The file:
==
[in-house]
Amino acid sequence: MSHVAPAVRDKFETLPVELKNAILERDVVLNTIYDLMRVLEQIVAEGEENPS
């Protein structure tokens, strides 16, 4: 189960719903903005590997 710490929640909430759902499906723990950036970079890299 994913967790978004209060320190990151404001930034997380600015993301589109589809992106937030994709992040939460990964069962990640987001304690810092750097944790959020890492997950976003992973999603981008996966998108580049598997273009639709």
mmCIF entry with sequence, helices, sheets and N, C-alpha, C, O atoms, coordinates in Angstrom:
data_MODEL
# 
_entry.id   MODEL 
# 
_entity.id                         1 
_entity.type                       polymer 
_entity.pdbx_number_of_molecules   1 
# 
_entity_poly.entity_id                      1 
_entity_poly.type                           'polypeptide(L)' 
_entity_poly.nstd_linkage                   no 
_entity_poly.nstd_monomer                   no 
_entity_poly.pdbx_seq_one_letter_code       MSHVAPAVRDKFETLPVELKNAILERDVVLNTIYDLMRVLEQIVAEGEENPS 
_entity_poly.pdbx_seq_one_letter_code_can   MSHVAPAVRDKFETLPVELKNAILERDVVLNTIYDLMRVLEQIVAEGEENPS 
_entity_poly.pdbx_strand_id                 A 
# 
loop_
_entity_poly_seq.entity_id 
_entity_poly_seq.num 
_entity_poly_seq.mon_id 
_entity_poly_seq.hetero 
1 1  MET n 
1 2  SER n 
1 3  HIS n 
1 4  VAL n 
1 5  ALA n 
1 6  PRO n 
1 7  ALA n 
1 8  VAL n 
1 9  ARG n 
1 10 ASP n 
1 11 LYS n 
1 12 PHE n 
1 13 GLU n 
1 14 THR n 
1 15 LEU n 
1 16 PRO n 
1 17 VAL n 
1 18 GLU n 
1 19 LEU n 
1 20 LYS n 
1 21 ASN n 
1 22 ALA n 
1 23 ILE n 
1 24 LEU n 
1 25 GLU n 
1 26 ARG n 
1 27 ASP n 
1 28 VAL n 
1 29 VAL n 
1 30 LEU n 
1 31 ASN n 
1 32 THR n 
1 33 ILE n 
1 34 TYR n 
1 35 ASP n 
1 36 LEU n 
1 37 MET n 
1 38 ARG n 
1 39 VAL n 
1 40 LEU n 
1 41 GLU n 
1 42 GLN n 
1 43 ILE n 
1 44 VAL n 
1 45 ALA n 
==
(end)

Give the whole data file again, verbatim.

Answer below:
[in-house]
Amino acid sequence: MSHVAPAVRDKFETLPVELKNAILERDVVLNTIYDLMRVLEQIVAEGEENPS
């Protein structure tokens, strides 16, 4: 189960719903903005590997 710490929640909430759902499906723990950036970079890299 994913967790978004209060320190990151404001930034997380600015993301589109589809992106937030994709992040939460990964069962990640987001304690810092750097944790959020890492997950976003992973999603981008996966998108580049598997273009639709």
mmCIF entry with sequence, helices, sheets and N, C-alpha, C, O atoms, coordinates in Angstrom:
data_MODEL
# 
_entry.id   MODEL 
# 
_entity.id                         1 
_entity.type                       polymer 
_entity.pdbx_number_of_molecules   1 
# 
_entity_poly.entity_id                      1 
_entity_poly.type                           'polypeptide(L)' 
_entity_poly.nstd_linkage                   no 
_entity_poly.nstd_monomer                   no 
_entity_poly.pdbx_seq_one_letter_code       MSHVAPAVRDKFETLPVELKNAILERDVVLNTIYDLMRVLEQIVAEGEENPS 
_entity_poly.pdbx_seq_one_letter_code_can   MSHVAPAVRDKFETLPVELKNAILERDVVLNTIYDLMRVLEQIVAEGEENPS 
_entity_poly.pdbx_strand_id                 A 
# 
loop_
_entity_poly_seq.entity_id 
_entity_poly_seq.num 
_entity_poly_seq.mon_id 
_entity_poly_seq.hetero 
1 1  MET n 
1 2  SER n 
1 3  HIS n 
1 4  VAL n 
1 5  ALA n 
1 6  PRO n 
1 7  ALA n 
1 8  VAL n 
1 9  ARG n 
1 10 ASP n 
1 11 LYS n 
1 12 PHE n 
1 13 GLU n 
1 14 THR n 
1 15 LEU n 
1 16 PRO n 
1 17 VAL n 
1 18 GLU n 
1 19 LEU n 
1 20 LYS n 
1 21 ASN n 
1 22 ALA n 
1 23 ILE n 
1 24 LEU n 
1 25 GLU n 
1 26 ARG n 
1 27 ASP n 
1 28 VAL n 
1 29 VAL n 
1 30 LEU n 
1 31 ASN n 
1 32 THR n 
1 33 ILE n 
1 34 TYR n 
1 35 ASP n 
1 36 LEU n 
1 37 MET n 
1 38 ARG n 
1 39 VAL n 
1 40 LEU n 
1 41 GLU n 
1 42 GLN n 
1 43 ILE n 
1 44 VAL n 
1 45 ALA n 